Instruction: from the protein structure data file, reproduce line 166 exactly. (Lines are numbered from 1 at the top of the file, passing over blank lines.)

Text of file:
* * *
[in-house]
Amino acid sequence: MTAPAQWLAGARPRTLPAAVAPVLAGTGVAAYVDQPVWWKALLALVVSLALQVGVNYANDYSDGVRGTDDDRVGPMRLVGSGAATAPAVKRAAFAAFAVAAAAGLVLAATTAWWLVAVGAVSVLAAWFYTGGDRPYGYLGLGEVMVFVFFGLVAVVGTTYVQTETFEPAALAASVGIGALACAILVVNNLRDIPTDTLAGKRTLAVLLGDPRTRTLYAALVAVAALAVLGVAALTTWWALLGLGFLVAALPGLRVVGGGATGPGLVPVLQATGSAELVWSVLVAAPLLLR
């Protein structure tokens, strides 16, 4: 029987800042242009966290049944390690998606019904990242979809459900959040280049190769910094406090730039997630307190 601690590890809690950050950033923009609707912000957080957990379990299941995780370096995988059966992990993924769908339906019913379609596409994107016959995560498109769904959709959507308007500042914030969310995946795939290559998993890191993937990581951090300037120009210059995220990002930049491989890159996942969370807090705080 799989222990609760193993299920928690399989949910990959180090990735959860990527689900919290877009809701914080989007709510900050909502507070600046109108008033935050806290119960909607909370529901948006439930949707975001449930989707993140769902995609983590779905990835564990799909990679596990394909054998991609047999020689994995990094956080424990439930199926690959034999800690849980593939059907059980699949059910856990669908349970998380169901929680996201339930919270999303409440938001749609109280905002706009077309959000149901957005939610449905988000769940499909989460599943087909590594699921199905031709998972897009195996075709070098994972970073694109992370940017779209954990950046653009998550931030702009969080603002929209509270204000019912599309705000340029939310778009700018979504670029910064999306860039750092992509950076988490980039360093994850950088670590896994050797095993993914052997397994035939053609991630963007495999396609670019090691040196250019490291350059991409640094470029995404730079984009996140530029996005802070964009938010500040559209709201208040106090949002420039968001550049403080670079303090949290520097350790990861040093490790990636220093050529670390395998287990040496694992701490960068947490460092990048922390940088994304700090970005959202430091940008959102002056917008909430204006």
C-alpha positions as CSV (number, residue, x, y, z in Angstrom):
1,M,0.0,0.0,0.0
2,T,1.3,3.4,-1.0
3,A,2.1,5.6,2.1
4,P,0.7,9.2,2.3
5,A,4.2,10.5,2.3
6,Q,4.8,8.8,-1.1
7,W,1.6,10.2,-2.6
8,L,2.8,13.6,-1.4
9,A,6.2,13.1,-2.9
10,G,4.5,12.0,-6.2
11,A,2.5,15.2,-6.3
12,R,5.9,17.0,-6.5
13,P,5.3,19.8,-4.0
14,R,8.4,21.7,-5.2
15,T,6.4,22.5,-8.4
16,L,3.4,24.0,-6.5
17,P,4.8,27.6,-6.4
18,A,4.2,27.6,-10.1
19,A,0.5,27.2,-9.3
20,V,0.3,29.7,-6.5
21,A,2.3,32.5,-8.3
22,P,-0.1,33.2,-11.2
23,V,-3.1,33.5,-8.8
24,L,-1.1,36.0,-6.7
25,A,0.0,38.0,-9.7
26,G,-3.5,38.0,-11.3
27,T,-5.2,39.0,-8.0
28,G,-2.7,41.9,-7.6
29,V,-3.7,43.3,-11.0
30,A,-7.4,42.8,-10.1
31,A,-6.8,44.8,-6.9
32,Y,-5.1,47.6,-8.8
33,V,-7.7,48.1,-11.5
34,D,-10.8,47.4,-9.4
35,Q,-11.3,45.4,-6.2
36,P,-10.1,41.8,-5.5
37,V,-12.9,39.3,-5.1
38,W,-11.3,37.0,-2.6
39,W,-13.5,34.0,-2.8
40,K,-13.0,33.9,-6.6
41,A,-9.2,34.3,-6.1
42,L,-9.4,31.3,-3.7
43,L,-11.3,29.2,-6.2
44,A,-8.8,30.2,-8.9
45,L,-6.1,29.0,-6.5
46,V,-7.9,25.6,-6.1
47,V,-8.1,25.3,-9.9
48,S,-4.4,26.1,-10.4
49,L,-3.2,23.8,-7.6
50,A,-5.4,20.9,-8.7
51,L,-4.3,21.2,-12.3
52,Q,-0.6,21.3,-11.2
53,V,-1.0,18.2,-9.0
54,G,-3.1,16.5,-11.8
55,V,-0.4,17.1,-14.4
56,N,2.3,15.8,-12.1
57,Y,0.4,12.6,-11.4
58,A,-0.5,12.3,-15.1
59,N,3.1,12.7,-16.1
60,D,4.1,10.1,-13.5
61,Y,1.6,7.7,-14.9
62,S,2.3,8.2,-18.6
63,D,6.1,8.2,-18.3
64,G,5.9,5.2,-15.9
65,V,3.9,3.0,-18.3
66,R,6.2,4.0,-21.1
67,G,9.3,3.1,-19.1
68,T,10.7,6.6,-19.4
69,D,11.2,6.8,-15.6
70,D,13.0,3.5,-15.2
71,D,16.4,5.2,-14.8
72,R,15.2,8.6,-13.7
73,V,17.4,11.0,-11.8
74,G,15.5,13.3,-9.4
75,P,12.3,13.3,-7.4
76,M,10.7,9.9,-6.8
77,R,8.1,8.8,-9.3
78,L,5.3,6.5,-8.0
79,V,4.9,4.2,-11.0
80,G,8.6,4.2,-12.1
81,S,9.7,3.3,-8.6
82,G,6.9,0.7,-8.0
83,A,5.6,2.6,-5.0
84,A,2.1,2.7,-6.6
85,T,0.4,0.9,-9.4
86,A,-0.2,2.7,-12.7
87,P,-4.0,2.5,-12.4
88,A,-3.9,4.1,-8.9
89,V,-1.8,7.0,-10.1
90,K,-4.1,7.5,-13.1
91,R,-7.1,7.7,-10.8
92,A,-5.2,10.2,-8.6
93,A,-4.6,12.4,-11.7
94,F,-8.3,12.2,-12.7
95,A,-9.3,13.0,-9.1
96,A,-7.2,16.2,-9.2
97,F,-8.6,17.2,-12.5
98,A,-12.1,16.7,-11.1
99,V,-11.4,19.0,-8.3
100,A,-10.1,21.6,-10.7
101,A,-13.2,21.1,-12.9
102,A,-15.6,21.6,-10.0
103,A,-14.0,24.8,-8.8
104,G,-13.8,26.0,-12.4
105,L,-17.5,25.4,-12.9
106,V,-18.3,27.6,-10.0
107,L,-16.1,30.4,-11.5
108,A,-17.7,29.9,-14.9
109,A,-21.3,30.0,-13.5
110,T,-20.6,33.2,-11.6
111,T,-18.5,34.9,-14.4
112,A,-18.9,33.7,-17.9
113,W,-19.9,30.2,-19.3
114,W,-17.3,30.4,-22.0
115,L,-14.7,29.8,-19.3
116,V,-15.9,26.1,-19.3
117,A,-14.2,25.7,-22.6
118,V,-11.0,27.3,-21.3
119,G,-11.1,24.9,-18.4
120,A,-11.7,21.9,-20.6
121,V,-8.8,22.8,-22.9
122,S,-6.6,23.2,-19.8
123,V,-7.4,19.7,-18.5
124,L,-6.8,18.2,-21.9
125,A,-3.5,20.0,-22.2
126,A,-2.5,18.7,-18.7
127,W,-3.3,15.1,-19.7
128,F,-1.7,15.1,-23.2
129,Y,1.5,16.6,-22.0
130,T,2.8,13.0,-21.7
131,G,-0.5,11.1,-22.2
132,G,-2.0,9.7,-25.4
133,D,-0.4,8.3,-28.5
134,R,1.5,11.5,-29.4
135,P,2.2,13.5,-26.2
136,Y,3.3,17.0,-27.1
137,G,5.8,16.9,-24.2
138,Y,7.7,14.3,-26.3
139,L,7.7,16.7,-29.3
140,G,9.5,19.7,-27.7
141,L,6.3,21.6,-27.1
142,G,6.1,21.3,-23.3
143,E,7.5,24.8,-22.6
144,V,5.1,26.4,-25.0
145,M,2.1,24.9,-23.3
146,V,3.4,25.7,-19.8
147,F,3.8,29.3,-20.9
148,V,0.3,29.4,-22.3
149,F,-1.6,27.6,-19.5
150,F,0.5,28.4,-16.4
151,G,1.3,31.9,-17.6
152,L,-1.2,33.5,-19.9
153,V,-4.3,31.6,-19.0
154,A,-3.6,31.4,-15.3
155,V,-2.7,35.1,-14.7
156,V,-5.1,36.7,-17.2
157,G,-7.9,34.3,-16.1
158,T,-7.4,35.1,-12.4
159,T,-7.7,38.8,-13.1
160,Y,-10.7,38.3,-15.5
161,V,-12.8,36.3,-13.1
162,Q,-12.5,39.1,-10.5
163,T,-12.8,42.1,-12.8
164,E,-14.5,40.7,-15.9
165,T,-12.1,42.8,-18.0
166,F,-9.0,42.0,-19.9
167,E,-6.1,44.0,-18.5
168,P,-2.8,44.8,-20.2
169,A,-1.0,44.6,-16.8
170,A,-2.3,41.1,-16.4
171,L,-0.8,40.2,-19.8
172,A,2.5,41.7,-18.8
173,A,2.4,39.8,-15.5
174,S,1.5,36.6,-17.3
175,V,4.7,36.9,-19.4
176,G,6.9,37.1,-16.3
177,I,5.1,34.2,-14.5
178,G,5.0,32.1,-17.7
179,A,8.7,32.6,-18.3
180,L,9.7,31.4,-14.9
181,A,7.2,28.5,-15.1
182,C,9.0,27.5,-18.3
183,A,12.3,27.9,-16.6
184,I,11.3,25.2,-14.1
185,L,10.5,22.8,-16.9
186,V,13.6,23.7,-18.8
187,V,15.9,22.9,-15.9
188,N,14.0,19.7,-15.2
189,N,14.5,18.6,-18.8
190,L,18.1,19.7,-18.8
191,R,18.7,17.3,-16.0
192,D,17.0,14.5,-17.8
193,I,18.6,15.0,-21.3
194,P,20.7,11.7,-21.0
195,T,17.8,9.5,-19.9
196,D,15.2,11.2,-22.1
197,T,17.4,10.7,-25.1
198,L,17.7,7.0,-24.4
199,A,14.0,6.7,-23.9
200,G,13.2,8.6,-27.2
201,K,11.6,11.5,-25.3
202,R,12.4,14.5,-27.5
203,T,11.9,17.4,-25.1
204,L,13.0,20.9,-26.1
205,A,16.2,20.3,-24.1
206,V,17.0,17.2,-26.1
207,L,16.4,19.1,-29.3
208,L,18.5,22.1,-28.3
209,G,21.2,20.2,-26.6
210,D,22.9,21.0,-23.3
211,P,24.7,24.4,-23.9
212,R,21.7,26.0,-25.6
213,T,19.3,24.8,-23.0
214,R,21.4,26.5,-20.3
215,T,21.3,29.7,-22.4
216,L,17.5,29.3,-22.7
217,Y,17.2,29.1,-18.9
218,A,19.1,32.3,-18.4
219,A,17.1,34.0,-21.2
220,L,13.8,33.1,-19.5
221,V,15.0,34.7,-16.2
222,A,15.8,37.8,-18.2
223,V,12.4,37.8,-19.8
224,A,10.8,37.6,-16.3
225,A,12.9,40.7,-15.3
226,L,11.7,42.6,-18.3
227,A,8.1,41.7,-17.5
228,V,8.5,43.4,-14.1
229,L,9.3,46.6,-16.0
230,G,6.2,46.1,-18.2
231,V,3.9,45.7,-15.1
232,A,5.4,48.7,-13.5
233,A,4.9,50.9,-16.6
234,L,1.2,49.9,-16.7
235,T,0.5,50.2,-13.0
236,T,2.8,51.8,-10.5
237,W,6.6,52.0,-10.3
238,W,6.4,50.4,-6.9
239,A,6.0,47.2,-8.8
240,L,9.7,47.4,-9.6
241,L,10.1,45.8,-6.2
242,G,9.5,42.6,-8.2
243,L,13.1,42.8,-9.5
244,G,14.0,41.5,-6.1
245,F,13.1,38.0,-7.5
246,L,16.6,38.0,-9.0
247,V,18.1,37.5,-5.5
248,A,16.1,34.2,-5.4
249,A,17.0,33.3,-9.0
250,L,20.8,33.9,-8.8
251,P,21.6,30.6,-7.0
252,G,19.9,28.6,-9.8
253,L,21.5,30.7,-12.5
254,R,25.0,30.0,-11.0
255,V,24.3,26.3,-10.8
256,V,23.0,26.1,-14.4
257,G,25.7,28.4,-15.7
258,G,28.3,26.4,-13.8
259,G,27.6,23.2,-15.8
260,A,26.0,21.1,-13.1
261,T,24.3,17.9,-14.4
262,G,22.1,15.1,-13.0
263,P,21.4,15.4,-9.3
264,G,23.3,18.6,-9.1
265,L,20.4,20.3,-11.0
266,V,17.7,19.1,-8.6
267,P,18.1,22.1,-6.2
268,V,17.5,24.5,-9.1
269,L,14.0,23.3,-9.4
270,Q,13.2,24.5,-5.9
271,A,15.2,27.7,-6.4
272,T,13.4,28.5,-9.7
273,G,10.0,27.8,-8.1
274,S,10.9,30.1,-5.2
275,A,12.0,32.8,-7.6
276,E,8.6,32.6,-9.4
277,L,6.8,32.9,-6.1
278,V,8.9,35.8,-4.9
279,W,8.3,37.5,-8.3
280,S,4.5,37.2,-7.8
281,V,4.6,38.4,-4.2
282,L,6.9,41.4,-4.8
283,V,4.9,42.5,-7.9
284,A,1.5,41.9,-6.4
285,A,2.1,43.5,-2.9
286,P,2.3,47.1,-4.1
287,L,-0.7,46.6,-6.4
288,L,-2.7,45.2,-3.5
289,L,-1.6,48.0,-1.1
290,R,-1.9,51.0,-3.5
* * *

162,Q,-12.5,39.1,-10.5